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A fine-grained rock that splits into thin, flat sheets. It is frequently seen on the roofs of historic buildings because of its durability and resistance to moisture.
Metamorphic: Formed from the compression and metamorphism of shale or mudstone.
Source location: Westland and Marlborough.
Sizes: Choose from dropdown menu either Shelf specimen (300–800g), or Hand specimen (less than 300g)
Note: Images are examples of specimens only. Sizes and shapes will vary.
Slate is a fine-grained metamorphic rock formed from the compression and metamorphism of shale or mudstone. It typically exhibits a distinct foliation or layered structure, resulting in its ability to be split into thin, flat sheets.
Physical properties of slate
- Colour: Can have various colours, including grey, black, green, purple, or red, depending on the presence of different minerals.
- Lustre: It typically has a matte or dull lustre.
- Hardness: Low hardness of around 3 to 4 on the Mohs scale, making it easy to cut and shape.
- Density: Ranges from 2.6 to 2.8 grams per cubic centimetre.
- Cleavage: Exhibits excellent cleavage, allowing it to be split into thin, smooth sheets along its foliation planes.
General properties of slate
- Foliation: Characterised by its well-developed foliation, with the rock splitting into thin, parallel sheets due to the alignment of minerals during metamorphism.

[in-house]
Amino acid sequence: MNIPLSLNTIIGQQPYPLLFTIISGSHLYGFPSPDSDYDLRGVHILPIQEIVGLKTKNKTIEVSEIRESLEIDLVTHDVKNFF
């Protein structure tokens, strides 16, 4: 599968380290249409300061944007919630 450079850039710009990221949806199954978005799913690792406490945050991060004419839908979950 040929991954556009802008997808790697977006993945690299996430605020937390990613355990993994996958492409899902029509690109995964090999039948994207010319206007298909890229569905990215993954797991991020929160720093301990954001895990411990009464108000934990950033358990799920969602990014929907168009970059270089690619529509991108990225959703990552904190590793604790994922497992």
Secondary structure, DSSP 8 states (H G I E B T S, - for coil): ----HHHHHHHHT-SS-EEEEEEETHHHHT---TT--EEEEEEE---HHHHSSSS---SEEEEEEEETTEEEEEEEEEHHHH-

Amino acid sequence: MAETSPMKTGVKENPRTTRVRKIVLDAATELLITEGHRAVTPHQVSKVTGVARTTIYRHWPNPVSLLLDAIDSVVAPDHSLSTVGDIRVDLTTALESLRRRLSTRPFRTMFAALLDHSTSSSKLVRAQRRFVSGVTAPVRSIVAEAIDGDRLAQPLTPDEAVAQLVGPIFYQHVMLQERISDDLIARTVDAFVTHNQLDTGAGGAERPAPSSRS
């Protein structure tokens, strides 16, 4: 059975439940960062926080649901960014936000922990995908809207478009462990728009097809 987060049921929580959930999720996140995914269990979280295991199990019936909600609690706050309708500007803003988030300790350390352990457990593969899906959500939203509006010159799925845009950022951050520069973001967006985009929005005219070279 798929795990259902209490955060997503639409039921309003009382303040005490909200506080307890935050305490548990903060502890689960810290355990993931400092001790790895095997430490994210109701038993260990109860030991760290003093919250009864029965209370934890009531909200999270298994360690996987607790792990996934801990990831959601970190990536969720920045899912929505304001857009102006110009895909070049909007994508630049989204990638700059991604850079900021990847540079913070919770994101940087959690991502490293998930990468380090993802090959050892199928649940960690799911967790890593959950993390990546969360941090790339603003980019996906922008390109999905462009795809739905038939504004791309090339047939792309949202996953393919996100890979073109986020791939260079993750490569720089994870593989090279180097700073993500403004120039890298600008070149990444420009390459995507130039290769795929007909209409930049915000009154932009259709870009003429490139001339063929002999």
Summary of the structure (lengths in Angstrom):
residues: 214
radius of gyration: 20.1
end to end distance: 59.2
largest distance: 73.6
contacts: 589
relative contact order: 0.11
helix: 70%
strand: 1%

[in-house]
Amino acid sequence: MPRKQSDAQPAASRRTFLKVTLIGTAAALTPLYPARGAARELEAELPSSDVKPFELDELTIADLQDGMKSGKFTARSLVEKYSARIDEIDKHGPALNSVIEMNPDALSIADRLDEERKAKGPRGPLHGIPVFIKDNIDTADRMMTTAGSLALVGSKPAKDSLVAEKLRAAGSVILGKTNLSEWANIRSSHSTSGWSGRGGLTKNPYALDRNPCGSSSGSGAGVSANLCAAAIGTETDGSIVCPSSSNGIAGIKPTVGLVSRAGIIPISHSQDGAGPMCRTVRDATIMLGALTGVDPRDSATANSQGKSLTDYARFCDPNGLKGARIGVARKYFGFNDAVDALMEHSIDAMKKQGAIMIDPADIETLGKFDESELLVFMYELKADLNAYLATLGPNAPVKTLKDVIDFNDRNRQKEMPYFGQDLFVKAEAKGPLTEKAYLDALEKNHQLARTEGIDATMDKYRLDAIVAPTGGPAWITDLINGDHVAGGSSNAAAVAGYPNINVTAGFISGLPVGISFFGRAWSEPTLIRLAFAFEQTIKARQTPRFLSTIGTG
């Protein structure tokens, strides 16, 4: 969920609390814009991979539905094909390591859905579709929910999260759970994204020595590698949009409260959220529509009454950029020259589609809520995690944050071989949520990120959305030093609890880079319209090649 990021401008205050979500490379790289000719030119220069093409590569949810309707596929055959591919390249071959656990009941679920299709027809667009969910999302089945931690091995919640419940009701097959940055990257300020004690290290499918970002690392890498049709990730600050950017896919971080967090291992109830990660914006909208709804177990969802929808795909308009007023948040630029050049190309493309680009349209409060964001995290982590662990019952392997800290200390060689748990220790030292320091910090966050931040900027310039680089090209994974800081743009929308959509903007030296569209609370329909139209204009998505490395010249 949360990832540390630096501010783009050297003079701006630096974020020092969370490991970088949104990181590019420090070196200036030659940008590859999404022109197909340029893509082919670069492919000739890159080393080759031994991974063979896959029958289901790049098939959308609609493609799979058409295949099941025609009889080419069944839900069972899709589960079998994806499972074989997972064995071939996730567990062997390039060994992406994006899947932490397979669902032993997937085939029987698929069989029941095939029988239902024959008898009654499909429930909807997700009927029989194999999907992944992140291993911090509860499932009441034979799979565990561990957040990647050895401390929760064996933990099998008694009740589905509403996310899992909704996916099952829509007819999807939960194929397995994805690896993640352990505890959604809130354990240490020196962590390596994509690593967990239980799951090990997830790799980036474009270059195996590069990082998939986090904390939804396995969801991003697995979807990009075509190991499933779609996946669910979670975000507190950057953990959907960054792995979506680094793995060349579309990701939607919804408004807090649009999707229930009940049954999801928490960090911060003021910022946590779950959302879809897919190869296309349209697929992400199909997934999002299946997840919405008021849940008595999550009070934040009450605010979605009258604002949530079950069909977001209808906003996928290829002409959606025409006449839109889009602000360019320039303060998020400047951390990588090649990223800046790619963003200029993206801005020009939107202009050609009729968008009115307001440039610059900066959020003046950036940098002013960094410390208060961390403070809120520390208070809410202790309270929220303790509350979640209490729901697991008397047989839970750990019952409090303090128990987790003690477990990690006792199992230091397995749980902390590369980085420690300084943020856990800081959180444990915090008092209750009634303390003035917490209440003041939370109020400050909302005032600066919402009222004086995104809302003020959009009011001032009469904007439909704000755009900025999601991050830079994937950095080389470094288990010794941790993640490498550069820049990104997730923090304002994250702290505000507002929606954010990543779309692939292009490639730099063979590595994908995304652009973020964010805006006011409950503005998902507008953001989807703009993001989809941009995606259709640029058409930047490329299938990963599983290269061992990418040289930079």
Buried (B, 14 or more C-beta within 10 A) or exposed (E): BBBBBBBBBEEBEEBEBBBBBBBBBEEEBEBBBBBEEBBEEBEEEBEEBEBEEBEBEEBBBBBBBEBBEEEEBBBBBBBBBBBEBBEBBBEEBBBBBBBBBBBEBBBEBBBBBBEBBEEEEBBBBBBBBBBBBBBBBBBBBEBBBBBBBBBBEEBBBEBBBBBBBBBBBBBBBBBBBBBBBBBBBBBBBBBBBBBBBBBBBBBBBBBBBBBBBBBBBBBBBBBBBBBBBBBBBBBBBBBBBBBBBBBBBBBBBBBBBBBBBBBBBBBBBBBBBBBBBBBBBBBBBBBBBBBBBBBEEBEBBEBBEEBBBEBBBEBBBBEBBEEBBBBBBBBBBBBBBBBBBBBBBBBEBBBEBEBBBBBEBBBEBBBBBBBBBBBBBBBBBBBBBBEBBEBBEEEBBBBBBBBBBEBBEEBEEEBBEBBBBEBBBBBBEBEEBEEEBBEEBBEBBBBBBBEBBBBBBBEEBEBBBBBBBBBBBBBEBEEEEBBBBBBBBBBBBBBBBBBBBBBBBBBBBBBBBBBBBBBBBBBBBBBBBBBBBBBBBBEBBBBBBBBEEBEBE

- Texture: A fine-grained texture, often feeling smooth and soft to the touch.
- Low Porosity: Relatively low in porosity, making it impermeable to water and resistant to staining and weathering.
- Durability: Highly durable and resistant to wear, making it suitable for various applications.
- Fire Resistance: Fire-resistant, making it a desirable material for fire surrounds and roofing.
- Insulation: Exhibits excellent thermal and sound insulation properties, providing energy-efficient benefits.
Uses of slate in New Zealand and worldwide
- Roofing: Commonly used as a roofing material due to its durability, impermeability, and aesthetic appeal.
- Flooring and Paving: Its smooth texture and durability make it suitable for flooring, pathways, and outdoor paving.
- Cladding: Used as a decorative cladding material for walls, facades, and interior surfaces.
- Writing Surfaces: Historically, slate was used as writing surfaces, and it is still used today for blackboards, chalkboards, and signage.
- Crafts and Artwork: Used for artistic purposes, including sculptures, carvings, and decorative objects.
- Billiard Tables: Its flatness, smoothness, and durability make it ideal for the playing surface of billiard tables.
- Memorial Stones: Used for memorial stones and gravestones due to its durability and ability to retain inscriptions.